Shaken or stirred, can martinis make it in China?

Updated: 2015-03-18 10:36

By AMY HE in New York(China Daily USA)

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Shaken or stirred, can martinis make it in China?

Philadelphia Distillery is looking to market its gin, Bluecoat American Dry Gin, to Chinese drinkers. American spirits are seeing increasing popularity with the middle class in China. Provided to China Daily.

Chinese interest in American spirits is on the rise and one Philadelphia distillery is hoping to draw in middle class customers in a market whose tastes are slowly changing and orienting towards the West.

"Western spirits are becoming more attractive. They are becoming more accepted, and the growing middle class - and particularly upper class - often give imported spirits" as gifts, said Andrew Auwerda, founder and president of Philadelphia Distillery, the first craft distillery opened in Philadelphia since the days of Prohibition.

Philadelphia Distillery is pushing its Bluecoat American Dry Gin in the Chinese market, last week shipping a few thousand bottles to buyers in Shanghai, where it will be sold to high-end hotels and restaurants.

Auwerda said in the short term their goal was exposing the brand to travelers going into such venues in the key markets. "What's important for me, for one of my customers, for investors, for potential acquirers, is to find my bottle being served at a premium hotel in Shanghai. There's value there to me beyond the $2 we make on that bottle," he said.

Gin is not the most popular American spirit with Chinese drinkers - that title is held by whiskeys and bourbons - but that doesn't discourage Auwerda, he said.

The Chinese alcohol market is notoriously difficult to break into, despite the country being the world's largest alcohol market, accounting for almost 40 percent of global spirits consumption.

"We want to be there early. We know it takes a long time. I don't think the average Chinese has a thirst for gin, but is there a segment that does? Yes. Is there a segment that finds it a beautiful gift? Yes. Is there a segment that might become accustomed to it when they are presented it in a certain cocktail in a certain way? Absolutely," said Auwerda.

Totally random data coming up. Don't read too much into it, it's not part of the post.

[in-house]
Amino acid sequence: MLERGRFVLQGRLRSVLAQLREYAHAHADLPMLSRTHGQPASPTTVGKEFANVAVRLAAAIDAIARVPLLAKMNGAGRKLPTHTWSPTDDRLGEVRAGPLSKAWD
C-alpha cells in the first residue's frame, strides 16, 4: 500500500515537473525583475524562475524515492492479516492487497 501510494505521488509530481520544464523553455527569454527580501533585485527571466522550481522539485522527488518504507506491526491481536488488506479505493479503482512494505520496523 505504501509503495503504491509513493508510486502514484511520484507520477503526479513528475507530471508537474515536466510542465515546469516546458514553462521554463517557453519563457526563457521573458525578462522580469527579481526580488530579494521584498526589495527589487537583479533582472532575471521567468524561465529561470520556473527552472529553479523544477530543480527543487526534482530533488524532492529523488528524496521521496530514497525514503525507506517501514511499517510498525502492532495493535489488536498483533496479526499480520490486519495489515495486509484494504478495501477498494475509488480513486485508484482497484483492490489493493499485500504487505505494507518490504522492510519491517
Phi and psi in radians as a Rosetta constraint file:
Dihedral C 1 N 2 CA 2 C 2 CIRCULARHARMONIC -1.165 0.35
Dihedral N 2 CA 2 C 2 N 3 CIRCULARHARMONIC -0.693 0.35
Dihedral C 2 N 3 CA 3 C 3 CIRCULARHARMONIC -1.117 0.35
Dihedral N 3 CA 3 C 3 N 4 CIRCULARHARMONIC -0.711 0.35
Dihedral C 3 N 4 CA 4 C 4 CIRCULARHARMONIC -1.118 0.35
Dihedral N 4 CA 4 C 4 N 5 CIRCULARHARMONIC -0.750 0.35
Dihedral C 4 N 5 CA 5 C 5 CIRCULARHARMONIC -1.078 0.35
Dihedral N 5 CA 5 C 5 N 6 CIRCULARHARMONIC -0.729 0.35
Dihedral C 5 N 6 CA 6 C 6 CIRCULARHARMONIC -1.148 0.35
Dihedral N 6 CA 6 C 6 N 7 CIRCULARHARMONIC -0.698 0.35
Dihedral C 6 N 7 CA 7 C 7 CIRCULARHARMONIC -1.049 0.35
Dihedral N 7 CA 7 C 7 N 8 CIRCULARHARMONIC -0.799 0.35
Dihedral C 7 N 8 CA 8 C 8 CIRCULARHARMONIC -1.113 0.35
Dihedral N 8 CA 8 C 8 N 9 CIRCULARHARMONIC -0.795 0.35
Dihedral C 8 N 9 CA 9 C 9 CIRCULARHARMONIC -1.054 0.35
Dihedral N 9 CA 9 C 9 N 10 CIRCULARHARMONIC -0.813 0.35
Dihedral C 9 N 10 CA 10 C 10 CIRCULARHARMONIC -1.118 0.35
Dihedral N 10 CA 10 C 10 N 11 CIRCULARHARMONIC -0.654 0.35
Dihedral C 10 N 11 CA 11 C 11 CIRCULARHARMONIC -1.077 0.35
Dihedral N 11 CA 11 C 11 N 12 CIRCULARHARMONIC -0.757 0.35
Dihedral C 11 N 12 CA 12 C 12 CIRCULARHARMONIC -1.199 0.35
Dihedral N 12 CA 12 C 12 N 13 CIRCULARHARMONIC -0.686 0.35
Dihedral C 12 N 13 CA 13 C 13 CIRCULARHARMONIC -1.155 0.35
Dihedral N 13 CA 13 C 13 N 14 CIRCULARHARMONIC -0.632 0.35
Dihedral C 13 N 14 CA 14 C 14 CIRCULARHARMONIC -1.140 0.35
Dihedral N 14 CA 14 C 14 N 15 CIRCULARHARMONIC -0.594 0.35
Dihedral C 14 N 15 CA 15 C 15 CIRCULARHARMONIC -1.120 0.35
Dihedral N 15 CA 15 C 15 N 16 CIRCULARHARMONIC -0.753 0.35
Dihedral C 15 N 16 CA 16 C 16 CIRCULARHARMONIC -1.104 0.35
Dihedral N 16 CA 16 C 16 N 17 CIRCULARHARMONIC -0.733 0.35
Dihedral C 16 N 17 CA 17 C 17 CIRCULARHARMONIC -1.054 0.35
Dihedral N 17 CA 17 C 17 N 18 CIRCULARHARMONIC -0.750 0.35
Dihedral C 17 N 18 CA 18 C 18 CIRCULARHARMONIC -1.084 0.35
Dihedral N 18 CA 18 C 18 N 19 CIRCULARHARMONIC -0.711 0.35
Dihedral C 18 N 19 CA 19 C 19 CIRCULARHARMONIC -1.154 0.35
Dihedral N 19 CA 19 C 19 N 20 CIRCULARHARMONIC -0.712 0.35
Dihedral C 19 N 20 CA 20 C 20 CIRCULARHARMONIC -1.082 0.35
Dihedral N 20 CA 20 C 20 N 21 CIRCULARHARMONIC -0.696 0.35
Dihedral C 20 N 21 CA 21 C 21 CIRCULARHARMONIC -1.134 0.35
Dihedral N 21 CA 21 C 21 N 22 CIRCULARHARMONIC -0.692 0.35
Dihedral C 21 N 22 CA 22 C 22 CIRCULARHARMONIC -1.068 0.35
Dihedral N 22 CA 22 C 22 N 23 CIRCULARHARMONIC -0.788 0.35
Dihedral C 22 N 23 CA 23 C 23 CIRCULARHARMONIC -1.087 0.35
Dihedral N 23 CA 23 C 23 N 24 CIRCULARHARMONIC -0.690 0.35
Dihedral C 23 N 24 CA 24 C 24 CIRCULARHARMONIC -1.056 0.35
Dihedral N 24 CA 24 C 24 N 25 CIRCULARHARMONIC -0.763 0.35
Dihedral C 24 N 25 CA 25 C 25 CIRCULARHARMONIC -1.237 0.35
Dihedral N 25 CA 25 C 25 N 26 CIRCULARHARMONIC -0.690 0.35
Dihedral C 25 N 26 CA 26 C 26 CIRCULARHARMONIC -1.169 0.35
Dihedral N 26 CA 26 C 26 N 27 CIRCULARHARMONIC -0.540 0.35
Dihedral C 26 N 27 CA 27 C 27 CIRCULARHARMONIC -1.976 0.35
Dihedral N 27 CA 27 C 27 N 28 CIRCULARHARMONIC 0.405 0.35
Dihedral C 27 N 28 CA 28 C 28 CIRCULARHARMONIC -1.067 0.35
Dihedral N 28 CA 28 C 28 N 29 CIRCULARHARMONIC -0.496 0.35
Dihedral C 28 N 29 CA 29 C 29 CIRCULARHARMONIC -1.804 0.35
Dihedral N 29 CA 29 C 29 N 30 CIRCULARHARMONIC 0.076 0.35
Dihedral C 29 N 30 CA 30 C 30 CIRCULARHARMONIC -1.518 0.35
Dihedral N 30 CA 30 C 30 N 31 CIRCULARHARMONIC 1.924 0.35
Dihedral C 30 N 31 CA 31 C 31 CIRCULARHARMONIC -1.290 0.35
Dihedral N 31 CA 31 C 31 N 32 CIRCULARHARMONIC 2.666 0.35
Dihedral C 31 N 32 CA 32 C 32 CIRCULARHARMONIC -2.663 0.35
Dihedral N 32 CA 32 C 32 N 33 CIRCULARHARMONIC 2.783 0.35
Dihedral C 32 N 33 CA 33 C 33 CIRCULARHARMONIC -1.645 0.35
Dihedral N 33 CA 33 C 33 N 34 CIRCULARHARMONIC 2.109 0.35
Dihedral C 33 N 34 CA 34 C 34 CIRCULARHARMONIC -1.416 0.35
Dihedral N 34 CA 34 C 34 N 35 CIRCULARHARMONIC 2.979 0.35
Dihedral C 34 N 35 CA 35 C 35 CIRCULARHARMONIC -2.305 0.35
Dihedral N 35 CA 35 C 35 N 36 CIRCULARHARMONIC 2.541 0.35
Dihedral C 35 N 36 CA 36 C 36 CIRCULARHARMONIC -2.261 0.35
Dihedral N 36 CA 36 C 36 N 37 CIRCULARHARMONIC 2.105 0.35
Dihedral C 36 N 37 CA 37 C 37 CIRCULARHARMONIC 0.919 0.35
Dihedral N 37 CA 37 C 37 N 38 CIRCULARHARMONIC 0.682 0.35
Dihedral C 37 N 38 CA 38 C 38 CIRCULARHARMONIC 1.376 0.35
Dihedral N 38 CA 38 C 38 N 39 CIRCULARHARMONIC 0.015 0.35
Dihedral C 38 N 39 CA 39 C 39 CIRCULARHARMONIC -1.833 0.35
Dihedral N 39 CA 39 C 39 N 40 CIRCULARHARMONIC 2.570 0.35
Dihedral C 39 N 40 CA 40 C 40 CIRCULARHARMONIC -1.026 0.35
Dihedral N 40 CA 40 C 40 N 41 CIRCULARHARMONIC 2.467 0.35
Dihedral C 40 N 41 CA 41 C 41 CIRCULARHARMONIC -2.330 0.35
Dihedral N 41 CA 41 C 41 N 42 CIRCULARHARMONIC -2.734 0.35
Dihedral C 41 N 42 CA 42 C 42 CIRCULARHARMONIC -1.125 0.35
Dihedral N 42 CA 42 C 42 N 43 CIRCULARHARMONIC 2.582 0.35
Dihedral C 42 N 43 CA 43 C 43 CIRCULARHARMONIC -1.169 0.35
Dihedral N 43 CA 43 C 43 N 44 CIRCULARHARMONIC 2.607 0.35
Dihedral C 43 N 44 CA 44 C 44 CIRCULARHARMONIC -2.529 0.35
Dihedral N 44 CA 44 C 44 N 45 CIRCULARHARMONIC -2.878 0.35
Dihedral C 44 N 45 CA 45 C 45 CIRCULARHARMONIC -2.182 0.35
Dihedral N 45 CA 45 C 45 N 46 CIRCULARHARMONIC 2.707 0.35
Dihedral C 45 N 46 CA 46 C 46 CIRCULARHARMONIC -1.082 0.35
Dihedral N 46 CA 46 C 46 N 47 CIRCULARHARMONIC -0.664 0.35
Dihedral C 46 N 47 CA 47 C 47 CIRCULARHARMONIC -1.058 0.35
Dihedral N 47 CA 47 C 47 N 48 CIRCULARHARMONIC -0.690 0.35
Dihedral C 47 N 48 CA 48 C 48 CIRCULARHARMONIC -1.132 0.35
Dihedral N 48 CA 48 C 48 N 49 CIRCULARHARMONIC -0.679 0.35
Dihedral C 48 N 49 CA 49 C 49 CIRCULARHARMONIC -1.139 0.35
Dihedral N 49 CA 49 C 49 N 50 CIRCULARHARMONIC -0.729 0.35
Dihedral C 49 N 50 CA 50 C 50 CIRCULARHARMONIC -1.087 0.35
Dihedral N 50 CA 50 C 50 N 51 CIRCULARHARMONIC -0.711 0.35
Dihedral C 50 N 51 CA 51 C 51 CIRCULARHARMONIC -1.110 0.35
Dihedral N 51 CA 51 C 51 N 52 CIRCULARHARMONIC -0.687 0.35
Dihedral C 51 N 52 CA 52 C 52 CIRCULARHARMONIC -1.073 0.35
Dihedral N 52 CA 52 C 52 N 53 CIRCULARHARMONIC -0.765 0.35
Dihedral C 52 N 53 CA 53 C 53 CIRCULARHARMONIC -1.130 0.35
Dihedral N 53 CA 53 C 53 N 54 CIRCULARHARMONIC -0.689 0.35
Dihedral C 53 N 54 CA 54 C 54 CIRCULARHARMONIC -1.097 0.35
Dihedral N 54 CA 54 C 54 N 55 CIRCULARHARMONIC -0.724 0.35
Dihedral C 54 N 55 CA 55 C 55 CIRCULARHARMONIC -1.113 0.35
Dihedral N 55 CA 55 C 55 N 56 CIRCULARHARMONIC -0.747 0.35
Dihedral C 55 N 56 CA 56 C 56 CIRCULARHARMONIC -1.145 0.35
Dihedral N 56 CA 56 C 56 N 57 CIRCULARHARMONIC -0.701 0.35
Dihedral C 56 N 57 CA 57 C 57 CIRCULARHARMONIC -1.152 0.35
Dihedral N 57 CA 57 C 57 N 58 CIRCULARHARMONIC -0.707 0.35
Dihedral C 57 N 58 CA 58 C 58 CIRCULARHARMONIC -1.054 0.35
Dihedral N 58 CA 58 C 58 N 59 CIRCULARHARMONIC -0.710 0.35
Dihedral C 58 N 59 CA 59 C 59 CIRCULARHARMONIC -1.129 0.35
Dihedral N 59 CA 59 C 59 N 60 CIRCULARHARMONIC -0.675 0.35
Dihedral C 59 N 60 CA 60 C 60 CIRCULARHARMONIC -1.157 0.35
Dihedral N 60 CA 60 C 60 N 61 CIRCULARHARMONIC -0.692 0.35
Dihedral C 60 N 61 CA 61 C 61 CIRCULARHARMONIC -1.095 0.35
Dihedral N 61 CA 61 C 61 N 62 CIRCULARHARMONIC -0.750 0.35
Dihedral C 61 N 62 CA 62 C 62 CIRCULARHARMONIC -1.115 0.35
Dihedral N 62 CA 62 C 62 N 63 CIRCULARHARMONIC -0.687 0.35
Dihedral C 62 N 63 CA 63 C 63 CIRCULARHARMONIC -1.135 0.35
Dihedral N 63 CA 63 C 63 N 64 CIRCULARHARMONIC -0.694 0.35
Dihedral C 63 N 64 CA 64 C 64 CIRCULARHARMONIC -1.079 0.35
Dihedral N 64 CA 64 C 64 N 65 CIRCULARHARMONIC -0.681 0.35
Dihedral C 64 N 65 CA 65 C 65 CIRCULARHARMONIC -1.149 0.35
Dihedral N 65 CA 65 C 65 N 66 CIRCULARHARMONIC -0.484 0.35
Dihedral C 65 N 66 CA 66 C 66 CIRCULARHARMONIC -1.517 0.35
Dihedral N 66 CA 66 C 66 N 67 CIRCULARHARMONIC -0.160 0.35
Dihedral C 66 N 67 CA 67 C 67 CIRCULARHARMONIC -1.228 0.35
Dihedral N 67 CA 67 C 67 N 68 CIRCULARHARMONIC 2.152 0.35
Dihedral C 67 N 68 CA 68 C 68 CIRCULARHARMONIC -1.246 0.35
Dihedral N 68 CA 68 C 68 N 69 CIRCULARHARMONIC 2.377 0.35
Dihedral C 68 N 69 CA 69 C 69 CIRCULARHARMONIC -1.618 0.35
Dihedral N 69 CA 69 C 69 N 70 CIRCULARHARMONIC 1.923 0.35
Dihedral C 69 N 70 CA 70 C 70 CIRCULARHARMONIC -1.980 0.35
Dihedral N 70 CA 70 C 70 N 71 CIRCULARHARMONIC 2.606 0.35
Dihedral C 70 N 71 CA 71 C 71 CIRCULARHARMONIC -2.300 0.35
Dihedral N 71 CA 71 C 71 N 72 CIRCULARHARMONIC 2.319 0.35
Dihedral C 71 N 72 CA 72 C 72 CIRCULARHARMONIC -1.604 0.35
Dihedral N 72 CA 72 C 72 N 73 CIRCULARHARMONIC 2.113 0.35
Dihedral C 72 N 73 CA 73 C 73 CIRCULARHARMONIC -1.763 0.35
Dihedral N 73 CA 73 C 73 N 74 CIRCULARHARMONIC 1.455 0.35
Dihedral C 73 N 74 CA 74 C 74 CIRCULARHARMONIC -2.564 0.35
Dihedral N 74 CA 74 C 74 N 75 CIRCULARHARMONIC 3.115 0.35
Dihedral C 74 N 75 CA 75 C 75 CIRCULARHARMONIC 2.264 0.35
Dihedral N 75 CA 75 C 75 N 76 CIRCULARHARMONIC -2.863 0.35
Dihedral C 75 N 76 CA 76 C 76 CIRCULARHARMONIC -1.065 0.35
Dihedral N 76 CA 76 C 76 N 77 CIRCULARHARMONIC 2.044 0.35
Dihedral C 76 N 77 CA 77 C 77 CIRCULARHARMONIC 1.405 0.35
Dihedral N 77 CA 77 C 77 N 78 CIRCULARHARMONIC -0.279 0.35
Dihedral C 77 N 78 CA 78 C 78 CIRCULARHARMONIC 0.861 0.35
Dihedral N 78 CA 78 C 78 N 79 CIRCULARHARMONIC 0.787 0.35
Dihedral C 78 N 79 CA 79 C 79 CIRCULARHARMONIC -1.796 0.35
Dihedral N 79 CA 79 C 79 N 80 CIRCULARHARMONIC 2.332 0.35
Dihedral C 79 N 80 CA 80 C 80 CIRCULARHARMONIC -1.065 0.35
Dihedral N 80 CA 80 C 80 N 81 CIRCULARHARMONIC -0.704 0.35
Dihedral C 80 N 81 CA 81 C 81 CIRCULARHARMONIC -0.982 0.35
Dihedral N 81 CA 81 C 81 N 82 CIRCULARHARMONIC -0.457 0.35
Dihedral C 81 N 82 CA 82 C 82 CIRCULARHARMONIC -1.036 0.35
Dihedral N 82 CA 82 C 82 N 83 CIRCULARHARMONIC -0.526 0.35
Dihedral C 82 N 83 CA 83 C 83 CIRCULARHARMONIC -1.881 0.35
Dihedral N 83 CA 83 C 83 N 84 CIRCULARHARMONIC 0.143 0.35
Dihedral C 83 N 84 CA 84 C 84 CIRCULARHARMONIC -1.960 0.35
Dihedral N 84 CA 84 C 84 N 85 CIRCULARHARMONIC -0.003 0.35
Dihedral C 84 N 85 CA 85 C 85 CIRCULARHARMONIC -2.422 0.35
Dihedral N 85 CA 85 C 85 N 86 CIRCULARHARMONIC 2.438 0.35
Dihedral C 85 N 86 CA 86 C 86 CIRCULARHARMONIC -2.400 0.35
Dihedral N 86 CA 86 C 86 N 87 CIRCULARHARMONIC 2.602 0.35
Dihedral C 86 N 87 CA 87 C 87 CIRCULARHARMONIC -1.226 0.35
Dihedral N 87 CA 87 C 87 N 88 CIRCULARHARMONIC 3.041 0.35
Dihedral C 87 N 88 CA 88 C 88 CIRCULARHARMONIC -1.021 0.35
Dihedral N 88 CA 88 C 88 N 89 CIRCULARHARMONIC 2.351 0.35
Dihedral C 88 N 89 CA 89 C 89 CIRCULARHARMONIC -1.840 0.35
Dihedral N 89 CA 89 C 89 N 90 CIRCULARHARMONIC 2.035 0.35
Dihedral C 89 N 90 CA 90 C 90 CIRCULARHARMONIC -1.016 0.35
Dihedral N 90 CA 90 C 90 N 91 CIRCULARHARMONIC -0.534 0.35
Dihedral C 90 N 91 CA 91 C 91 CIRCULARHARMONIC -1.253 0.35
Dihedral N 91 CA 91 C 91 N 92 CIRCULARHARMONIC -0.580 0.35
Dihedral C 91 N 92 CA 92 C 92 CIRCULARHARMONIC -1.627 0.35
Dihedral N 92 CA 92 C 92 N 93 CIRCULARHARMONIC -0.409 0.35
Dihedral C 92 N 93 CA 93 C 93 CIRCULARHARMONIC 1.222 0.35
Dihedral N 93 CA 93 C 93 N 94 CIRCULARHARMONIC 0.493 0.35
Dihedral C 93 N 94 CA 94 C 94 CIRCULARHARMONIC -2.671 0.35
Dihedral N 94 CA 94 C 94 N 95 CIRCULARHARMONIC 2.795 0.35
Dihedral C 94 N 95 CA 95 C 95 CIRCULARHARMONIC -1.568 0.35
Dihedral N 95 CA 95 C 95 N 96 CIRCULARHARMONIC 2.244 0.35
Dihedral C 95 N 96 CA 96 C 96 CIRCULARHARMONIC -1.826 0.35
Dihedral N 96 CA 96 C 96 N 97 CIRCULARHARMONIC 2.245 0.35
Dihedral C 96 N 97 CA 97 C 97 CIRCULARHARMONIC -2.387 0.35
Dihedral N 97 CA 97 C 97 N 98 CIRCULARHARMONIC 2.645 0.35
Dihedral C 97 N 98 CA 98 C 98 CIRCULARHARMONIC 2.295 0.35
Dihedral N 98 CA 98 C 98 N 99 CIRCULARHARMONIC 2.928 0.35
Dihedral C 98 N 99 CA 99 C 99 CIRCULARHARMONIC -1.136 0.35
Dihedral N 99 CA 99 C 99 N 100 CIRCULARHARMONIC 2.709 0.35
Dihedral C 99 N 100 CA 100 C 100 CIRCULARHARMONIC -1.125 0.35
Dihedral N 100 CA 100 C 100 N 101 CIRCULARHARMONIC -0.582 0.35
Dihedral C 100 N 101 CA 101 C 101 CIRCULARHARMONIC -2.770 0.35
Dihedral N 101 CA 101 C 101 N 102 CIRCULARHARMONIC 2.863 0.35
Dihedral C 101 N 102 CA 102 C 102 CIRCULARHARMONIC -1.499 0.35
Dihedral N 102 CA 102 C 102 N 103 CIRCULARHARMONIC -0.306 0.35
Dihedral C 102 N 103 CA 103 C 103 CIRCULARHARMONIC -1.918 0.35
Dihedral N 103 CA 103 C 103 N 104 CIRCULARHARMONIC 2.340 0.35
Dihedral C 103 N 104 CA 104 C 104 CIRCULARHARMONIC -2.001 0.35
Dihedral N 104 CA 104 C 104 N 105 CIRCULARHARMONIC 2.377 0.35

The Chinese are developing a taste for American wine and are incorporating American spirits into their gift-giving, which makes up an important component of alcohol sales in China.

Since the government imposed a crackdown on lavish gift-giving in 2012, imported scotches and cognacs have taken a hit, but because of spirits' relatively moderate price point, sales weren't affected as much, according to Frank Coleman, senior vice-president of public affairs with the Distilled Spirits Council of the US.

US spirits exports to China have soared in the last ten years since import duties were reduced down to 10 percent from 65 percent in 2005. According the US Department of Commerce, exports of US spirits increased almost five-fold between 2004 and 2014, from $3.1 million to $14.3 million.

"There's no question about the rising popularity of American spirits," Coleman said.

The Distilled Spirits Council, a national trade organization representing US distillers, began promoting American spirits in China in 2007 to bring awareness of the products to cities like Beijing, Shanghai, Tianjin, Hong Kong and Guangzhou.

"There's a booming nightlife scene across China, not just in the front-tier cities, but also in the second-tier cities," he said.

The trade group is promoting American spirits by teaching bartenders and buyers about the uniqueness of the products and how to use them in specialty cocktails.

"Foreign spirits of all kinds are still a very, very small percentage of the China market, but it is growing, and the companies are very optimistic about their future there because of the growing middle class and the desire for international products. It's a common scene," Coleman said.